Have you got the brains to be an entrepreneur?

I would like you to do a small quiz built by a person I admire a lot: Dan Ariely, the behavioural scientist. The quiz was designed to assess one’s ability to make government policy and take corporate decisions. But I believe it is at least as appropriate to assess your ability to be an entrepreneur.

Here’s the deal:

Take this Dan Ariely quiz. When you finish, read Dan’s feedback. Return to this page and get some insight on its relevance to entrepreneurs and startups.

How did you do? Did you get the right answer (ie an increasing sequence of numbers) or did you get tricked by your subconscious confirmation bias. Don’t worry if you were in the latter category as that puts you in the majority.

So other than the fun of a quiz – what’s the point?

Anyone starting a new business, be it anything from a coffee bar to a tech startup, should really be using the priniciples of the lean startup process.

If you have not heard of it, at the most fundamental level, the lean startup suggests that conceiving and growing a new business should be a series of experiments designed to help you uncover a sustainable business model.

Two of the key elements in using the lean startup process are setting the experiments to test the hypothesis and the analysis of the results. This is where confirmation bias could trip you up.

Here are some examples where confirmation bias might lead you astray:

1. At an early stage of your venture, you test with some family and friends if they think the idea is good. Nine out of 10 said yes and so you rush on into the development process.

Potential error: As described in our recent myths article, friends and family tend not to tell you the truth in this situation if they do not think it is a good idea. (Plus you probably would write off the one out of 10 who are negative as just being “their normal cynical self”!)

Better test: Ask if they would invest money in your venture – and go so far as to ask for it. You can always back off later. They may still not give you a straight answer, but the number of people who say “yes” to investing in you is a much stronger test.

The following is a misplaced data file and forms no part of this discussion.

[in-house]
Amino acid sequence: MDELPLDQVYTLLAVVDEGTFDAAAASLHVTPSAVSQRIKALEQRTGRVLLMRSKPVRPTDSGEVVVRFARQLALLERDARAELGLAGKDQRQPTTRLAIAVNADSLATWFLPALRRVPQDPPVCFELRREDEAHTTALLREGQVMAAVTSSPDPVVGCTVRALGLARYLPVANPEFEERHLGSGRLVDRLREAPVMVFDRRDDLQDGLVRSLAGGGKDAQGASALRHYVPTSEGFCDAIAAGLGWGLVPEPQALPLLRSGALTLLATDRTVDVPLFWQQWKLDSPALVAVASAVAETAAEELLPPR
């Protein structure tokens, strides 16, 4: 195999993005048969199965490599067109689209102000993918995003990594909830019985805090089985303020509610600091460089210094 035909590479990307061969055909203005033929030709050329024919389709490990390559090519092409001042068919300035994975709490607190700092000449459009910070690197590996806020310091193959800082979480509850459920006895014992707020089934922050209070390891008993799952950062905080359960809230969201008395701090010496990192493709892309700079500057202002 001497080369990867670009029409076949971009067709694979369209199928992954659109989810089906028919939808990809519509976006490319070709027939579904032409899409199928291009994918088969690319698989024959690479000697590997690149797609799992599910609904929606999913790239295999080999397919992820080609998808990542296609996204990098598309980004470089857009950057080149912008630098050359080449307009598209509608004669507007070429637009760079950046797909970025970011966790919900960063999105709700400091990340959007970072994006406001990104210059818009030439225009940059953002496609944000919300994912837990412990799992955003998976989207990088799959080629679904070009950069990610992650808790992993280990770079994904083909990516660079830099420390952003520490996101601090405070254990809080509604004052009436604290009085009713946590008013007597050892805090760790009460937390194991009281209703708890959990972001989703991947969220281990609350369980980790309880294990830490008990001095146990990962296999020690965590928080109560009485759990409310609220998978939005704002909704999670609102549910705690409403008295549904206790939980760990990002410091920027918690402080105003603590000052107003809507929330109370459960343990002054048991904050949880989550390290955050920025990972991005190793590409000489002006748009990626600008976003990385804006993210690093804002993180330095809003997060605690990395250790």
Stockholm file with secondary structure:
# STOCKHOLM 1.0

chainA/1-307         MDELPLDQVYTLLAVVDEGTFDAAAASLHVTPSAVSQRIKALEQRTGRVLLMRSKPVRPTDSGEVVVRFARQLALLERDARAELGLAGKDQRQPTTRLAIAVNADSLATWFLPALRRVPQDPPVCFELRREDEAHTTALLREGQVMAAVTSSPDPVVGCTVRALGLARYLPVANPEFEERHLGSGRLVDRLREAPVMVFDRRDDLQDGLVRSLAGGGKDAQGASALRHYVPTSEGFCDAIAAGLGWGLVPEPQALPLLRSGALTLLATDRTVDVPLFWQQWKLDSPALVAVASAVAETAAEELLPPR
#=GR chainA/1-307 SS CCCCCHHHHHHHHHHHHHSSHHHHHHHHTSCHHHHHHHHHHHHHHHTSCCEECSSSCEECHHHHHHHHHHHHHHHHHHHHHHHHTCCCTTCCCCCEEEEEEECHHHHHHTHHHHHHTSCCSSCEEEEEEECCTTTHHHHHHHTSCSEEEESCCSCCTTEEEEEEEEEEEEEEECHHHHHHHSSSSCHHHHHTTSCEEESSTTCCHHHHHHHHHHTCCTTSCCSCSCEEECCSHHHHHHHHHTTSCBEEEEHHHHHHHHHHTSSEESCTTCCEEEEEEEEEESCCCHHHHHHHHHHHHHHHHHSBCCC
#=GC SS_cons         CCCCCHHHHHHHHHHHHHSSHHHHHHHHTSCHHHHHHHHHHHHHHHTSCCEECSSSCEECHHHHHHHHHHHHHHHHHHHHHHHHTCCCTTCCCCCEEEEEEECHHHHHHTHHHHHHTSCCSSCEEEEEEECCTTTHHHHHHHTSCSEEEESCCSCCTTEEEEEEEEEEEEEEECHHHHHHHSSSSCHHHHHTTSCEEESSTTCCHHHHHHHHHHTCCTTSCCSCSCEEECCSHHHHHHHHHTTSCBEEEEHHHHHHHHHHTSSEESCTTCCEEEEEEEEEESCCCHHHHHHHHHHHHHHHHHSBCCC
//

2. You conduct an online survey to test if your market really does face the problem you are trying to solve. Seventy-five percent say that it is a problem and so you conclude your hypothesis is right

Potential errors: Did you test if it is really a serious problem? Do they have a current solution or workaround? Was your sample truly representative of your market (size; segment)? Was the problem statement at too high a level to really uncover the issue? Did you structure the question in a leading manner?

Better test: Use open-ended questions in a less structured, face to face interview conducted by YOU. You will get far more granular insights. We are not averse to online surveys, but they should be used with caution as confirmation bias can make it easy to misread the results

3. You test the level of virality of your product with early users. Three out of 10 recommend it to others. You conclude that virality will be your engine of growth for new users.

Potential errors: Your users may simply be a small segment of early adopters who are closely affiliated and like to show that they are in the vanguard of new ideas. When you start reaching your mainstream market, that same attitude and/or close affiliation may not be present and far fewer recommendations are made.

Better test: Test across a broader cross-section of markets. Cynically analyse the different results and try and get to an understanding of why referrals are made. Look at the non-referrals and see if you can see why referrals were not made.

Confirmation bias largely lies in our subconscious and so it is not always an easy thing to avoid. However, if when setting hypotheses, developing experiments and analysing results you actively seek out possible areas of confirmation bias, you are far less likely to fall into the traps. Things to consider are:

  • Look out for tests that might produce a false positive (e.g. friends and family in 1 above).
  • Use co-founders, advisers and other external parties to play the devil’s advocate and challenge you.
  • Assume a null hypothesis (i.e. that your hypothesis is wrong) and test for that; as well as simply testing to see if your hypothesis is right.
  • As much as possible work with real customers in live situations rather than remotely.
  • Use formal techniques like Validation Boards and group reviews of results to test your hypotheses; and encourage an atmosphere of criticism and honesty.
  • This is far easier said than done; particularly as entrepreneurs tend to have a positive and optimistic view of the world and their ventures. However this simply makes it even more important to try and maintain a meta level of thought to catch yourself falling into these traps.

This article by Simon Gifford originally appeared on Mashauri.com and is republished with permission.



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